Koprowski continues, “The e-mail was signed by the ‘iPhone Developer Program’ — no name was given — and it included an image of Pelosi that it deemed ‘offensive.’ [Griggs said], ‘These politicians are public figures. No permission is needed to write or comment on them. We have a complete right to do this.'”

“Griggs said he’s received a lot of e-mail alleging that Speaker Pelosi’s husband, Paul, owns $5 million in shares in Apple, and the Washington newspaper Roll Call wrote that the speaker’s spouse owned the shares,” Koprowski reports. “Pelosi’s spokesman would not answer e-mailed questions asking whether her husband still owns the shares, or whether she or her staff or her husband were in contact with Apple regarding the images.”

MacDailyNews Take: So, Griggs received a lot of email. Big deal. As if Pelosi or her husband has a hot line to Apple’s snot-nosed app approval flunkies. Seriously, we’d be shocked if either of The Pelosis even know there is an App Store, much less have a hand in rejecting a once-obscure iPhone app that offers online and telephone access to senators and congressmen alongside their caricatures. Let’s stay at least loosely connected with reality, okay? That said, Griggs is doing the right thing and should keep conjuring up as much publicity as possible. Maybe this one’ll finally prompt Apple to take some meaningful action or at least explain why an app devoted to a helping a cartoon monkey piss into a toilet before the room overflows with pee is fine and dandy for App Store inclusion, but this app is not.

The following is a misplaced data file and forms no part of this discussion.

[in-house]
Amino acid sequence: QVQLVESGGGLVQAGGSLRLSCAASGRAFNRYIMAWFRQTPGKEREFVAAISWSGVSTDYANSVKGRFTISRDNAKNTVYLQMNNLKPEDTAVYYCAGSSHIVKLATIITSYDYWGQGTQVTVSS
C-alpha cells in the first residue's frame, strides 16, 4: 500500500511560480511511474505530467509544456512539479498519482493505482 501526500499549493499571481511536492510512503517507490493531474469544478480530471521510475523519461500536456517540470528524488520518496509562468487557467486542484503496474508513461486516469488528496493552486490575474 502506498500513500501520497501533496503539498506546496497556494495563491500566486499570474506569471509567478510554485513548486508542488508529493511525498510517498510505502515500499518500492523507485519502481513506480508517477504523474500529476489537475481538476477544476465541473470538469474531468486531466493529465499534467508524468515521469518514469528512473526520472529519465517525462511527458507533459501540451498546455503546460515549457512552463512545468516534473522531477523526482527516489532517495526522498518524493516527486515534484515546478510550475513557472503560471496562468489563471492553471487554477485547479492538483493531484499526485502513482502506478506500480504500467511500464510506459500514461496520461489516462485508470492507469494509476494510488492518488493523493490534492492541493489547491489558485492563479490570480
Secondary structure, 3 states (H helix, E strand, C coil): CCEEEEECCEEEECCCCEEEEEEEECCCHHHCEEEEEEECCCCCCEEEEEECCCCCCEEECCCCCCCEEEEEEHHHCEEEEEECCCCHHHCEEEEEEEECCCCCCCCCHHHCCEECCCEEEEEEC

Koprowski reports, “Some think Apple may simply have been acting cautiously. Nationally syndicated columnist and commentator Betsy Hart tells ‘I don’t think this is just another case of liberal media bias. While it may start there, surely Apple has witnessed what the Democratic machine in Washington has done or attempted to do as it has muscled into the American banking, auto and energy industries. And that’s not to mention healthcare. If I were the folks at a multibillion dollar corporation like Apple, I wouldn’t want to tick off Nancy Pelosi and her gang either!'”

Read more details in the full article here.

MacDailyNews Take: Apple blew it. Again. This app features caricatures of all 540 members of Congress, regardless of political party. This app should never have been rejected and whoever’s in charge of the college intern(s) in Apple’s App Store approvals department is clearly incompetent enough to be serving in the U.S. Congress themselves.